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The Earl of Northesk: I am grateful for the response of the noble Baroness. I am also gratified that she congratulated me on introducing a new, if old, topic. Nonetheless, I am happy to beg leave to withdraw the amendment.

Amendment, by leave, withdrawn.

[Amendments Nos. 146 to 147 not moved.]

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[Amendment No. 148 had been withdrawn from the Marshalled List.

[Amendment No. 148A not moved.]

The schedule, as amended, agreed to.

[Amendments Nos. 149 and 150 not moved.]

In the Title:

[Amendment No. 151 not moved.]

Lord Weatherill moved Amendment No. 152:

Line 1, leave out ("End") and insert ("Restrict")

The noble Lord said: This amendment is consequential on the agreement of the Committee to the amendment in the name of my noble friends Lord Carnarvon and Lord Marsh and myself which was agreed on Tuesday of last week. I beg to move.

On Question, amendment agreed to.

[Amendments Nos. 153 to 160 not moved.]

House resumed; Bill reported with amendments.

Tax Credits Bill

8.44 p.m.

The Parliamentary Under-Secretary of State, Department of Social Security (Baroness Hollis of Heigham): My Lords, I beg to move that this Report be now received.

Moved, That the Report be now received.--(Baroness Hollis of Heigham.)

Lord Higgins rose to move, as an amendment to the Motion that the Report be now received, to leave out ("now") and at end insert ("only after Her Majesty's Government have announced their intentions in respect of passported benefits").

The noble Lord said: My Lords, the purpose of this amendment, for which there appears to be ample precedent in Erskine May, is, first, to register some protest at the way in which the Government have dealt with the House in regard to the question of passported benefits; secondly, to relate specifically to that issue; and, thirdly, to ask the Minister to state the Government's present position.

There has been some concern about the way in which the preparation of this Bill has been made. The child benefit clauses were not produced until the last day of the proceedings in the other place, thereby not allowing any discussion other than the last day of Report stage. We therefore find ourselves in a situation where an important issue arising from the changes which the Government are proposing to make in the social security arrangements has not been clarified.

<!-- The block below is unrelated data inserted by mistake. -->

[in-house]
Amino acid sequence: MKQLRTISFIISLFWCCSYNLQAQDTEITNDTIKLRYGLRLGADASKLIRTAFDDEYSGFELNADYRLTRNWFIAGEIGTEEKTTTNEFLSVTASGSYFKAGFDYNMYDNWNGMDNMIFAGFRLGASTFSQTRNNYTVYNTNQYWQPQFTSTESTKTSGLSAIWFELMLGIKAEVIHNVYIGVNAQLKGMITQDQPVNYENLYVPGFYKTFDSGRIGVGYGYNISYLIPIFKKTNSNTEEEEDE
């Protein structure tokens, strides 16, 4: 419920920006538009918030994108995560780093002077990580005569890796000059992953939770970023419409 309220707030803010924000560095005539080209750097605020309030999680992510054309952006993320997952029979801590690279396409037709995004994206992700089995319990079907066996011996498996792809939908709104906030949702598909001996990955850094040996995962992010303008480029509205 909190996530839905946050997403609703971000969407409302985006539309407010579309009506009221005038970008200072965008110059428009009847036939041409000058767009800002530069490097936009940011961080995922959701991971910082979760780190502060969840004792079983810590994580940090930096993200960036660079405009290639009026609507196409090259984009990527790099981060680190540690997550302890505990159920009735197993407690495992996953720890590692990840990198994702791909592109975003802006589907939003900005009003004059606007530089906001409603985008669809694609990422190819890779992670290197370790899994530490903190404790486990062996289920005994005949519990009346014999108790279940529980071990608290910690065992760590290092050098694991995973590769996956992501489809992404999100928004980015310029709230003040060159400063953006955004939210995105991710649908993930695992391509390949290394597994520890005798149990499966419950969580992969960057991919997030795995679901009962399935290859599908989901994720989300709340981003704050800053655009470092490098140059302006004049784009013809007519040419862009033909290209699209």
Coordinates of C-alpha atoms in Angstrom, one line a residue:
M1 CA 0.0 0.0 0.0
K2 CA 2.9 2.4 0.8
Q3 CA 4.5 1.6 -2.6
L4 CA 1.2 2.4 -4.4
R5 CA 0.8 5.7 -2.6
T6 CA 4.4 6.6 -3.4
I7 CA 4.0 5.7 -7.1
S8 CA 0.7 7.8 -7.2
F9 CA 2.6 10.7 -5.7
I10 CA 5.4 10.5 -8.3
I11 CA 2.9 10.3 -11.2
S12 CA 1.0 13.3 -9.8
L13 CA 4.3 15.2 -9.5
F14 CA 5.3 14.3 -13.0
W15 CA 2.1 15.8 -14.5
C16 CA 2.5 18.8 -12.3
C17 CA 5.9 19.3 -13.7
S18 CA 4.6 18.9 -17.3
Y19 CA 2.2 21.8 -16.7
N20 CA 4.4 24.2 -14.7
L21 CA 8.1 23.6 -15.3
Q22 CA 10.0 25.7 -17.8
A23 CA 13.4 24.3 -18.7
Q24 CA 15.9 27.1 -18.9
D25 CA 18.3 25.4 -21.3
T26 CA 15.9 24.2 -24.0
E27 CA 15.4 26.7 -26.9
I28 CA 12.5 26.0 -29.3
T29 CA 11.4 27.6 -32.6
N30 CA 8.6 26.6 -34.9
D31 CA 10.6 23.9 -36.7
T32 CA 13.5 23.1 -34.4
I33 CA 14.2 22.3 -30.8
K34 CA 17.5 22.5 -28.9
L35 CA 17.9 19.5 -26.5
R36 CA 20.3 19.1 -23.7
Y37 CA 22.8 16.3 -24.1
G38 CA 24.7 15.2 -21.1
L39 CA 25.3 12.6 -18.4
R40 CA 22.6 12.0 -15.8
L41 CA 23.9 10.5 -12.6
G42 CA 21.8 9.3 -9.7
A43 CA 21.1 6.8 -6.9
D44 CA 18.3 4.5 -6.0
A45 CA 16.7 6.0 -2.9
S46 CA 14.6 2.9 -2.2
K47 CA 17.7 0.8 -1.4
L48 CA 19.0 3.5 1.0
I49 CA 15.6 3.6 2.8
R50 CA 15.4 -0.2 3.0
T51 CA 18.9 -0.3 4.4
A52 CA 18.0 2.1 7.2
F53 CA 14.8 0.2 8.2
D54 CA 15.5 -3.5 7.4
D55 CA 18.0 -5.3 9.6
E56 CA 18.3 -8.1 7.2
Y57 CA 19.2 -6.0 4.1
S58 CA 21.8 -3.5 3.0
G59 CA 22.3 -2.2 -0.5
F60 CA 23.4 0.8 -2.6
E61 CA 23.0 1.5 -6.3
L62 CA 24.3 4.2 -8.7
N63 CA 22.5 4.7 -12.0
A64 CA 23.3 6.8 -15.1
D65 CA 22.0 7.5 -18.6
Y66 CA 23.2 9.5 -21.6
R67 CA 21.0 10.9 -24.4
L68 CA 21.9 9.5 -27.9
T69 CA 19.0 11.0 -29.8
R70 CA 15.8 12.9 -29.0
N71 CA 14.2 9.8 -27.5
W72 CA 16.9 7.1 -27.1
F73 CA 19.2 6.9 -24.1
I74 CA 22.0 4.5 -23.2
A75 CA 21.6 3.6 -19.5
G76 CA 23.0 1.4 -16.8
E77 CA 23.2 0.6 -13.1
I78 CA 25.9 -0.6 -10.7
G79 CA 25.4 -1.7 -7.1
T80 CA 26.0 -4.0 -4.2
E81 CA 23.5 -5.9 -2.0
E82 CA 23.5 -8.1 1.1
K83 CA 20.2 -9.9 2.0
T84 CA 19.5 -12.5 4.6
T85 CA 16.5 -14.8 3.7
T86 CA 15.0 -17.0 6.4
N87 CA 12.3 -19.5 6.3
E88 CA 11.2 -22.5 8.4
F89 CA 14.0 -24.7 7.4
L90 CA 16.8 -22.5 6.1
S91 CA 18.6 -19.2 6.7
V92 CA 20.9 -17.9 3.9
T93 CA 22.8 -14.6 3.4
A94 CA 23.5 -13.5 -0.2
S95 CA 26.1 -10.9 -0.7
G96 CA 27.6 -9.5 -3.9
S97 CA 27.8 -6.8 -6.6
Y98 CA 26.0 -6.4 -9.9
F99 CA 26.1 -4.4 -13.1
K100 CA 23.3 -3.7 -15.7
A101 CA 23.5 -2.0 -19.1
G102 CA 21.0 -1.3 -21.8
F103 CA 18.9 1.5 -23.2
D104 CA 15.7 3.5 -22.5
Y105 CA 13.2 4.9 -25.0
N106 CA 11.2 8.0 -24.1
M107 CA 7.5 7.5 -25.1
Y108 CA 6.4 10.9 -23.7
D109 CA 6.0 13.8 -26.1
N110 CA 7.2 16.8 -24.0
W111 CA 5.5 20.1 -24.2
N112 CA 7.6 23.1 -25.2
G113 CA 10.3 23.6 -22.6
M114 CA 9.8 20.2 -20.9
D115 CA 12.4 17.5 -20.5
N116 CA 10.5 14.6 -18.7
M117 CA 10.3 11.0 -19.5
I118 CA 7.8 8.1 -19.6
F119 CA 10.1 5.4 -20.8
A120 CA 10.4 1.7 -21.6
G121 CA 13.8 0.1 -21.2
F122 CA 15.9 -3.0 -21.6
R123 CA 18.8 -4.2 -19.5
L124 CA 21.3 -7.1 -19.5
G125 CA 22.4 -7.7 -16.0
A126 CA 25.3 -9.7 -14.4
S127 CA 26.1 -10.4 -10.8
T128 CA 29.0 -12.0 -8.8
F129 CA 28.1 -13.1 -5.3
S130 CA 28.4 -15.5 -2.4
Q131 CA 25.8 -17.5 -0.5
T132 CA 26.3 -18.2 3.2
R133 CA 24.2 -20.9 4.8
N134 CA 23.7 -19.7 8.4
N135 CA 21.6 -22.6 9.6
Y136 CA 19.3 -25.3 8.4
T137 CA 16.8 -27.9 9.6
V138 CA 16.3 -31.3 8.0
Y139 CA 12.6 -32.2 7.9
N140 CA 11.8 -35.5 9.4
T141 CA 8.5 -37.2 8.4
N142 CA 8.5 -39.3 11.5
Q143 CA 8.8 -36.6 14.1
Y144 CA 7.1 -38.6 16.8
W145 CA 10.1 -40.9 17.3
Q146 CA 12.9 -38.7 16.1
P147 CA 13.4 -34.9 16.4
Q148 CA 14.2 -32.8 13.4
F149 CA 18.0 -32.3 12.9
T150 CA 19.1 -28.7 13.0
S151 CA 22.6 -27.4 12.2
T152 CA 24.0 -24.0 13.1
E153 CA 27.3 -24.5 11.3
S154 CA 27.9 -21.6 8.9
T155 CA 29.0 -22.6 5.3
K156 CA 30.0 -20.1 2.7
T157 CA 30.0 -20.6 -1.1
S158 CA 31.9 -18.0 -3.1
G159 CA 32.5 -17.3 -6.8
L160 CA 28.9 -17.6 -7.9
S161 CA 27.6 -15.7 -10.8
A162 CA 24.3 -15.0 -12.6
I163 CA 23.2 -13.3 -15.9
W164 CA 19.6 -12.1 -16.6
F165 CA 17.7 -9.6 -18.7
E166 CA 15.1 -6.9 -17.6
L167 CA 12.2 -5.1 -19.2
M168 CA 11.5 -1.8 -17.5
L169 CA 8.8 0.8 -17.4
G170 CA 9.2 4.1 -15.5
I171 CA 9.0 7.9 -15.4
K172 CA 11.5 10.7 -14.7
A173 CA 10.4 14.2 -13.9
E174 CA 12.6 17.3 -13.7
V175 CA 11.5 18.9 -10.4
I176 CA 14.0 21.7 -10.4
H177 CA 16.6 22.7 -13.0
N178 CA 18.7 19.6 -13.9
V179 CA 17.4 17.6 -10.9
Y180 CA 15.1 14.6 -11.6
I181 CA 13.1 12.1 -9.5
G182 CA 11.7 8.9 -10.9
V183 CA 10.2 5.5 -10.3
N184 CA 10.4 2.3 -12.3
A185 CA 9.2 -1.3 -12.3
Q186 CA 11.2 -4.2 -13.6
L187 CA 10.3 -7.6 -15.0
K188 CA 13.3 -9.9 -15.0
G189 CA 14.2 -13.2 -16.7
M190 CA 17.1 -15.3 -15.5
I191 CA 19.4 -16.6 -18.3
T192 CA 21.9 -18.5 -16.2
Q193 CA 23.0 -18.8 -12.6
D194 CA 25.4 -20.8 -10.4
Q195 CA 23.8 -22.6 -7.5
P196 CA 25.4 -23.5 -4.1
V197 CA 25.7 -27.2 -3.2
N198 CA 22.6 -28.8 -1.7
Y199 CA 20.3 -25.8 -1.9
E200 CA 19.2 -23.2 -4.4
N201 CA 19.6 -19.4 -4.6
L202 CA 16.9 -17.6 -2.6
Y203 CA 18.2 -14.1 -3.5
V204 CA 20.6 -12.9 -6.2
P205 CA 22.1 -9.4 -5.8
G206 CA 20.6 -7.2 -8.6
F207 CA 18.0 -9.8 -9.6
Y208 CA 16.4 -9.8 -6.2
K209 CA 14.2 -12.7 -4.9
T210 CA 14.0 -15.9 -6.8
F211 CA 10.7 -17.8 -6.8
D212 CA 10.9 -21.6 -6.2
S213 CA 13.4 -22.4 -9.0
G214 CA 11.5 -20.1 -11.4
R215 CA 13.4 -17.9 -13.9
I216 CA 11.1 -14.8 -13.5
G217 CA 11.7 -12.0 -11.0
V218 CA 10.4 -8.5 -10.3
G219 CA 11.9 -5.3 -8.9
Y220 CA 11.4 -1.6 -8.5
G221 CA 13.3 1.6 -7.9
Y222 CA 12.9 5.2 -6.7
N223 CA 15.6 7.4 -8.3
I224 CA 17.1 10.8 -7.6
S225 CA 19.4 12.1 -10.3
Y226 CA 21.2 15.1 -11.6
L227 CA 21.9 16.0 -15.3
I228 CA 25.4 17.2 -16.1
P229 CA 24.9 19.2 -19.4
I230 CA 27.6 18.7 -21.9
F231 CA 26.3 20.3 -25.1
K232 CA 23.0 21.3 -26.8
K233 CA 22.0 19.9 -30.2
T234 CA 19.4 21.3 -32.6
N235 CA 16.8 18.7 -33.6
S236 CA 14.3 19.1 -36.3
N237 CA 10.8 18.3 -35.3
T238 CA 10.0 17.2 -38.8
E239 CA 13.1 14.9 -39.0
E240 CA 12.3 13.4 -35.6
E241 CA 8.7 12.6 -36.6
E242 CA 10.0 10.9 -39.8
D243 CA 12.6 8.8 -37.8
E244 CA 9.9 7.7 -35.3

The House may recall that I raised this issue in Committee. The noble Baroness responded at cols. 641 and 643 of the Official Report of 4th May. I urged the noble Baroness that a decision should be reached before Report stage with regard to the Government's intentions in relation to passported benefits. In the subsequent columns the Minister repeated time and again that we would return to the issue before the Bill left Parliament.

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It seemed a formula somehow ingrained in her thinking, but clearly it is not satisfactory, as I pointed out at the time. The reality is that the Government have had many months to work out the position in relation to passported benefits.

The change from family credit to the working families' tax credit creates a situation where entitlement to various passported benefits does not necessarily transfer from those entitled to one specific benefit to those entitled to the other. For that reason it is a matter of considerable importance. It covers a whole range of individual benefits; for example, prescription charges, exemption from the cost of dentures and dental treatment; free eye tests; vouchers for glasses, fares to and from hospitals; and much more. For that reason it is important that we know what the Government's position is. We ought to have known far earlier. If we wait until the period about which the noble Baroness is so concerned--before the Bill leaves Parliament--then this House will not have an opportunity of expressing a view on the way in which the new structure under the working families' tax credit should operate. Indeed, it is the case that unless we were to move an amendment to the Bill which covered this point, the House of Commons would have no opportunity to amend whatever the Government eventually propose.

The noble Baroness raised a number of reasons in Committee as to why it was difficult for the Government to reach a decision. In particular, she mentioned that seven or eight different government departments were involved. It is not acceptable that the House should be left in the dark and that Parliament should be prevented from considering the matter altogether because Ministers from seven or eight government departments have not managed to get together and decide an appropriate way of dealing with the problem.

Having said that, the noble Baroness will know that we are concerned about the way in which the Department of Social Security is being taken over-- I believe that that is the right expression--more and more by the Treasury. Indeed, not only is the Contributions Agency being transferred, but there are also a number of other important proposals in relation to this Bill. I believe it is true to say that the department is virtually being dismembered.